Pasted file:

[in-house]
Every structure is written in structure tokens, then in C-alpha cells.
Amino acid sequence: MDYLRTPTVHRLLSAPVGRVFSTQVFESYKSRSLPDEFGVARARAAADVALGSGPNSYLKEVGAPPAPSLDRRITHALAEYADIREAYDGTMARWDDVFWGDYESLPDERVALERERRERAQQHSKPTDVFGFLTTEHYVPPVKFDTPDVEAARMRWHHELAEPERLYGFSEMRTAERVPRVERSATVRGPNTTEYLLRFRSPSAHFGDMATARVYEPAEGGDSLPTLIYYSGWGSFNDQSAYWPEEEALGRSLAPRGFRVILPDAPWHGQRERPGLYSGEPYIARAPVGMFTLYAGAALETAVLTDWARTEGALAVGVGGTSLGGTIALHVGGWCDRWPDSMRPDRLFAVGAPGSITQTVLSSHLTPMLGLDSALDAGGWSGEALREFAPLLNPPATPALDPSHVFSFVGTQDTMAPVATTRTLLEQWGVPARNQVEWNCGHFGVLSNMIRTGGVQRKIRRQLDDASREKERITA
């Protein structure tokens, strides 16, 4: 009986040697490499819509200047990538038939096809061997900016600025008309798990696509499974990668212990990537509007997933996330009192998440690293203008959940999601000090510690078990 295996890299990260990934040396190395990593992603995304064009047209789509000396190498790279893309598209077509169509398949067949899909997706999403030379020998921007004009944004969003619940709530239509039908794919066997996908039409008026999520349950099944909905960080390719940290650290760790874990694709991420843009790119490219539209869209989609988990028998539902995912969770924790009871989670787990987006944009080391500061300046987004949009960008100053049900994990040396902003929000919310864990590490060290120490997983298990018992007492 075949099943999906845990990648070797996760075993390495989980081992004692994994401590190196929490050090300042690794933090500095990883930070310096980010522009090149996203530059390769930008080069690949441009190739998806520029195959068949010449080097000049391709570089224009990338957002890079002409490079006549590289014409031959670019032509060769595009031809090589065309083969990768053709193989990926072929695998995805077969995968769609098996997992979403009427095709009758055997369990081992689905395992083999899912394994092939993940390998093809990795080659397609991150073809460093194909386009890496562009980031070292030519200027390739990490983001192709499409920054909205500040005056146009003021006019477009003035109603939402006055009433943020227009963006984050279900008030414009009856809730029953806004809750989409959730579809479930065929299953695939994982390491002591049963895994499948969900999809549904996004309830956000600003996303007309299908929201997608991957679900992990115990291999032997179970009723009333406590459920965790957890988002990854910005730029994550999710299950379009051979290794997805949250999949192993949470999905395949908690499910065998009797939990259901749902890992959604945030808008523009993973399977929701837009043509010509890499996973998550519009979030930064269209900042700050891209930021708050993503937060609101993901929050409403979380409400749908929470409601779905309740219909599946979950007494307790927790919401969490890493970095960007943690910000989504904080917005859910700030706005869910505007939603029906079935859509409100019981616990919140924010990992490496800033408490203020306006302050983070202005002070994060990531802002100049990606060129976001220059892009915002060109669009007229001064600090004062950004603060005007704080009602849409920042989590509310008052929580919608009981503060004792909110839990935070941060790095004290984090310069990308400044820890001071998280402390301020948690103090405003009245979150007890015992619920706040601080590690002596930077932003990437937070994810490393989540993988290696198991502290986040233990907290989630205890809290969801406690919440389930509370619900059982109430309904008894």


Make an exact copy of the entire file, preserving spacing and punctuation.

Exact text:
[in-house]
Every structure is written in structure tokens, then in C-alpha cells.
Amino acid sequence: MDYLRTPTVHRLLSAPVGRVFSTQVFESYKSRSLPDEFGVARARAAADVALGSGPNSYLKEVGAPPAPSLDRRITHALAEYADIREAYDGTMARWDDVFWGDYESLPDERVALERERRERAQQHSKPTDVFGFLTTEHYVPPVKFDTPDVEAARMRWHHELAEPERLYGFSEMRTAERVPRVERSATVRGPNTTEYLLRFRSPSAHFGDMATARVYEPAEGGDSLPTLIYYSGWGSFNDQSAYWPEEEALGRSLAPRGFRVILPDAPWHGQRERPGLYSGEPYIARAPVGMFTLYAGAALETAVLTDWARTEGALAVGVGGTSLGGTIALHVGGWCDRWPDSMRPDRLFAVGAPGSITQTVLSSHLTPMLGLDSALDAGGWSGEALREFAPLLNPPATPALDPSHVFSFVGTQDTMAPVATTRTLLEQWGVPARNQVEWNCGHFGVLSNMIRTGGVQRKIRRQLDDASREKERITA
């Protein structure tokens, strides 16, 4: 009986040697490499819509200047990538038939096809061997900016600025008309798990696509499974990668212990990537509007997933996330009192998440690293203008959940999601000090510690078990 295996890299990260990934040396190395990593992603995304064009047209789509000396190498790279893309598209077509169509398949067949899909997706999403030379020998921007004009944004969003619940709530239509039908794919066997996908039409008026999520349950099944909905960080390719940290650290760790874990694709991420843009790119490219539209869209989609988990028998539902995912969770924790009871989670787990987006944009080391500061300046987004949009960008100053049900994990040396902003929000919310864990590490060290120490997983298990018992007492 075949099943999906845990990648070797996760075993390495989980081992004692994994401590190196929490050090300042690794933090500095990883930070310096980010522009090149996203530059390769930008080069690949441009190739998806520029195959068949010449080097000049391709570089224009990338957002890079002409490079006549590289014409031959670019032509060769595009031809090589065309083969990768053709193989990926072929695998995805077969995968769609098996997992979403009427095709009758055997369990081992689905395992083999899912394994092939993940390998093809990795080659397609991150073809460093194909386009890496562009980031070292030519200027390739990490983001192709499409920054909205500040005056146009003021006019477009003035109603939402006055009433943020227009963006984050279900008030414009009856809730029953806004809750989409959730579809479930065929299953695939994982390491002591049963895994499948969900999809549904996004309830956000600003996303007309299908929201997608991957679900992990115990291999032997179970009723009333406590459920965790957890988002990854910005730029994550999710299950379009051979290794997805949250999949192993949470999905395949908690499910065998009797939990259901749902890992959604945030808008523009993973399977929701837009043509010509890499996973998550519009979030930064269209900042700050891209930021708050993503937060609101993901929050409403979380409400749908929470409601779905309740219909599946979950007494307790927790919401969490890493970095960007943690910000989504904080917005859910700030706005869910505007939603029906079935859509409100019981616990919140924010990992490496800033408490203020306006302050983070202005002070994060990531802002100049990606060129976001220059892009915002060109669009007229001064600090004062950004603060005007704080009602849409920042989590509310008052929580919608009981503060004792909110839990935070941060790095004290984090310069990308400044820890001071998280402390301020948690103090405003009245979150007890015992619920706040601080590690002596930077932003990437937070994810490393989540993988290696198991502290986040233990907290989630205890809290969801406690919440389930509370619900059982109430309904008894």